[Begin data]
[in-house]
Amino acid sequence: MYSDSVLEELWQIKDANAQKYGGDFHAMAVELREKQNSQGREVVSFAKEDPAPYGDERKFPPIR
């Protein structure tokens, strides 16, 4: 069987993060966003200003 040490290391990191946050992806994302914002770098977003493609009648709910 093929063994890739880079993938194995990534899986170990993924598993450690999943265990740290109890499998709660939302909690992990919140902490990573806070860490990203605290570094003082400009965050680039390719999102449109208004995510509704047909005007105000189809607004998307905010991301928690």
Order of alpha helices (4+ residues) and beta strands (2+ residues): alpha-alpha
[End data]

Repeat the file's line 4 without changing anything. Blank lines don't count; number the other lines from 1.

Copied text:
Order of alpha helices (4+ residues) and beta strands (2+ residues): alpha-alpha